George Wishart was the Coat’s hero, and often he has told in the Square how Wishart saved Dundee. It was the time when the plague lay over Scotland, and in Dundee they saw it approaching from the West in the form of a great black cloud. They fell on their knees and prayed, crying to the cloud to pass them by, and while they prayed it came nearer. Then they looked around for the most holy man among them, to intervene with God on their behalf. All eyes turned to George Wishart, and he stood up, stretching his arms to the cloud and prayed, and it rolled back. Thus Dundee was saved from the plague, but when Wishart ended his prayer he was alone, for the people had all returned to their homes. Less of a genuine man than the Coat of Many Colours was Silva Robbie, who had horrid fits of laughing in the middle of his prayers, and even fell in a paroxysm of laughter from the chair on which he stood. In the club he said things not to be borne, though logical up to a certain point.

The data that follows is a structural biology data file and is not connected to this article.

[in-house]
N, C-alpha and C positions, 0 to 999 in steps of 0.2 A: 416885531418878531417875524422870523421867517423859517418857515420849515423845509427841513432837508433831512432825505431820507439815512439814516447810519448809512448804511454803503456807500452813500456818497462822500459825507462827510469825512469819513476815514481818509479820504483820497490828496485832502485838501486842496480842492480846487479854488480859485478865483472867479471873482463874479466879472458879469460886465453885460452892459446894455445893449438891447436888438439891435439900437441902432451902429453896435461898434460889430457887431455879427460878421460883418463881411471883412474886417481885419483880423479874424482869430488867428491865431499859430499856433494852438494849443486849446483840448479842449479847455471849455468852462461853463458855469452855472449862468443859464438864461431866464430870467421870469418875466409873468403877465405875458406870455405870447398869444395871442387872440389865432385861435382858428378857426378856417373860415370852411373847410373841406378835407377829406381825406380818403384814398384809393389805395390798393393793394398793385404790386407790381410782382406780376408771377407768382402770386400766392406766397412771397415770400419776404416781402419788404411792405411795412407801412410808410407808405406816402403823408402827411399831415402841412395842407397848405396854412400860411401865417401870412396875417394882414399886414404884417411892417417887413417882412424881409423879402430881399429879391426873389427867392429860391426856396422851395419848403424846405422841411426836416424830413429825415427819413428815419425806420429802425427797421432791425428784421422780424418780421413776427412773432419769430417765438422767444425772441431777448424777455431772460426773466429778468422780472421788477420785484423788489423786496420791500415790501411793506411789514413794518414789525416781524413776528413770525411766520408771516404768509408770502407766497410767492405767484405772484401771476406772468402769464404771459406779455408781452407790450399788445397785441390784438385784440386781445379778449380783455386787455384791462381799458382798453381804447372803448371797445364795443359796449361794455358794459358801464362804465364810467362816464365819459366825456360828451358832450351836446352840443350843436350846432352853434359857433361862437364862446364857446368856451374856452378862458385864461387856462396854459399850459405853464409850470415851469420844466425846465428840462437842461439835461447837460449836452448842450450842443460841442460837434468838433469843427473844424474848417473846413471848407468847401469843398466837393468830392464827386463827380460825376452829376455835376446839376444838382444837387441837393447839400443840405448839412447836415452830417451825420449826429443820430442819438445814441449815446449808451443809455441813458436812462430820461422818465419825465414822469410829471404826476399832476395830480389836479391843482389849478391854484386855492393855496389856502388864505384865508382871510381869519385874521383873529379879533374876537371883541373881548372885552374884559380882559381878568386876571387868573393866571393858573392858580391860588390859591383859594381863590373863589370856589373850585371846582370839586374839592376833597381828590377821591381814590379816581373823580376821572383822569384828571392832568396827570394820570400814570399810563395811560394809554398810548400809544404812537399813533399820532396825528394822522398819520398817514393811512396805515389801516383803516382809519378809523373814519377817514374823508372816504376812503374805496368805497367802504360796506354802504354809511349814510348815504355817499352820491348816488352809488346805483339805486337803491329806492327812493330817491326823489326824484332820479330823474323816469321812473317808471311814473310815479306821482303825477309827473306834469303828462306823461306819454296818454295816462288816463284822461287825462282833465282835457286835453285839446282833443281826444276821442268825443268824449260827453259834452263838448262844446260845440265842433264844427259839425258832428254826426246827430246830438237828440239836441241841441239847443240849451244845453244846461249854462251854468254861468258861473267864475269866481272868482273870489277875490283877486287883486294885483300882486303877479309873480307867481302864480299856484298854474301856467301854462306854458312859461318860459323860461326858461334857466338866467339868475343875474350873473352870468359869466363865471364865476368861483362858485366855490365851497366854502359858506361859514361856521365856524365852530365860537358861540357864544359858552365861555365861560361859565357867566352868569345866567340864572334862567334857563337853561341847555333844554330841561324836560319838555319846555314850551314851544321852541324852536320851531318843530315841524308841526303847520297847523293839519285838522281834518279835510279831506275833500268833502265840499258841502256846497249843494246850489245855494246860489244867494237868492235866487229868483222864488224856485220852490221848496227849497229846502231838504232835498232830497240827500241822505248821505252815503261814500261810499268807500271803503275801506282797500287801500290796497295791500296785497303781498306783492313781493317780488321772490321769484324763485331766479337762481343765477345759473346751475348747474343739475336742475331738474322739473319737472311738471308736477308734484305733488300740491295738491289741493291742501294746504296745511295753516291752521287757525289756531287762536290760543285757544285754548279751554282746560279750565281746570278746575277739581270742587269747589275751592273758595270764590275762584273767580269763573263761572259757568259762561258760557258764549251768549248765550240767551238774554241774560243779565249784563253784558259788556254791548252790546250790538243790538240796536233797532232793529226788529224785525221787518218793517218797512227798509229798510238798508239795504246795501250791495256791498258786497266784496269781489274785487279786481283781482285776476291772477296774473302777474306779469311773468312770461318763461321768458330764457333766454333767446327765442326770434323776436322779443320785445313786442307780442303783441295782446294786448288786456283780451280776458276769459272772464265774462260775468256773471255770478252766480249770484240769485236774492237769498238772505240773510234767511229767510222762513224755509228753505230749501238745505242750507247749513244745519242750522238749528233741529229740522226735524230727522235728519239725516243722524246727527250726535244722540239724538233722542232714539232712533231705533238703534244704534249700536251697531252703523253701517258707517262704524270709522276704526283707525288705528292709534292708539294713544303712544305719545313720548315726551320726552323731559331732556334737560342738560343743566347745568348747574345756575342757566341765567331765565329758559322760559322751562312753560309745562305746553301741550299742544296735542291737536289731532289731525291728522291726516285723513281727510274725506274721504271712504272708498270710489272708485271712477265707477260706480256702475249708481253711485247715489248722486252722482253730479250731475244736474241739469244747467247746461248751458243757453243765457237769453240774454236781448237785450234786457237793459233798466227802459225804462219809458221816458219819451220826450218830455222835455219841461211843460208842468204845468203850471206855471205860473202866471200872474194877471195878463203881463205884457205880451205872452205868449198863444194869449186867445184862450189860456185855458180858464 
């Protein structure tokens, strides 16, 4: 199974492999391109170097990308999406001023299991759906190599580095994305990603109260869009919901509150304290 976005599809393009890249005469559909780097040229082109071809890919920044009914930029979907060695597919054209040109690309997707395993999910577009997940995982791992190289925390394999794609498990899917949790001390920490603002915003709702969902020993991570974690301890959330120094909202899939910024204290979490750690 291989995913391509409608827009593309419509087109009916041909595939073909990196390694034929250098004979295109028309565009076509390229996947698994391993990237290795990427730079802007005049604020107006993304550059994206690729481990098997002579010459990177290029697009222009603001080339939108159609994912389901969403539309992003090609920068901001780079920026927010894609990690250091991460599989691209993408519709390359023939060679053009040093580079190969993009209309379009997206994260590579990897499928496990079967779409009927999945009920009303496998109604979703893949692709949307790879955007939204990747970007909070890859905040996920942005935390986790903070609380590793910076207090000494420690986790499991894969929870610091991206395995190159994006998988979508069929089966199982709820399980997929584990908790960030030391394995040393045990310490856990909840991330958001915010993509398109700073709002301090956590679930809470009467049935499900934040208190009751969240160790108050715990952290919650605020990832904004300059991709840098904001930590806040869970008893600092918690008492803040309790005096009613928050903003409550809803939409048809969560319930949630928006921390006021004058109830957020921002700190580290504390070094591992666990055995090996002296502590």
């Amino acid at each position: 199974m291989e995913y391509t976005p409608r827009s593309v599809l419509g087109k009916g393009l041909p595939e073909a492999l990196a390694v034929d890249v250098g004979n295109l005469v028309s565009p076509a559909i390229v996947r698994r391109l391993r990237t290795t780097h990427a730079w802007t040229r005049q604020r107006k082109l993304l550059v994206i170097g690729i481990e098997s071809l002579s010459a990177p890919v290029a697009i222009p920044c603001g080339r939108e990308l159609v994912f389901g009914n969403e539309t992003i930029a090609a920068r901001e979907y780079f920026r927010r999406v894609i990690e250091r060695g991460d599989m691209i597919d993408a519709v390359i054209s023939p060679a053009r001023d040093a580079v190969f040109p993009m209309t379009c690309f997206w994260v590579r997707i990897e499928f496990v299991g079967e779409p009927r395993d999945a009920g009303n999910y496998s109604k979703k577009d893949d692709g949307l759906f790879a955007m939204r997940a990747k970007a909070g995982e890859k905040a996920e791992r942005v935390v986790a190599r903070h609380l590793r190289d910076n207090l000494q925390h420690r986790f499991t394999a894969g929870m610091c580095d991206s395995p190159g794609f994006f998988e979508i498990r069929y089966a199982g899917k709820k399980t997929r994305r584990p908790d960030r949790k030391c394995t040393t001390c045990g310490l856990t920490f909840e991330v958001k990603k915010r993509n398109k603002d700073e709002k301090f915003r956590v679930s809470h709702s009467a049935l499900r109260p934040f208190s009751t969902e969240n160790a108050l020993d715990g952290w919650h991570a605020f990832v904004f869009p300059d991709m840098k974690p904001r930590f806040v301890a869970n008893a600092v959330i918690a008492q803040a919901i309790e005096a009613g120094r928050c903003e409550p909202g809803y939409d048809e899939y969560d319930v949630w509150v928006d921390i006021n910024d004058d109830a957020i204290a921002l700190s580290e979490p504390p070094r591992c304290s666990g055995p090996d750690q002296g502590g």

Tammas Haggart was the most sarcastic member of the club, being celebrated for his sarcasm far and wide. It was a remarkable thing about him, often spoken of, that if you went to Tammas with a stranger and asked him to say a sarcastic thing that the man might take away as a specimen, he could not do it. “Na, na,” Tammas would say, after a few trials, referring to sarcasm, “she’s no a critter to force. Ye maun lat her tak her ain time. Sometimes she’s dry like the pump, an’ syne, again, oot she comes in a gush.”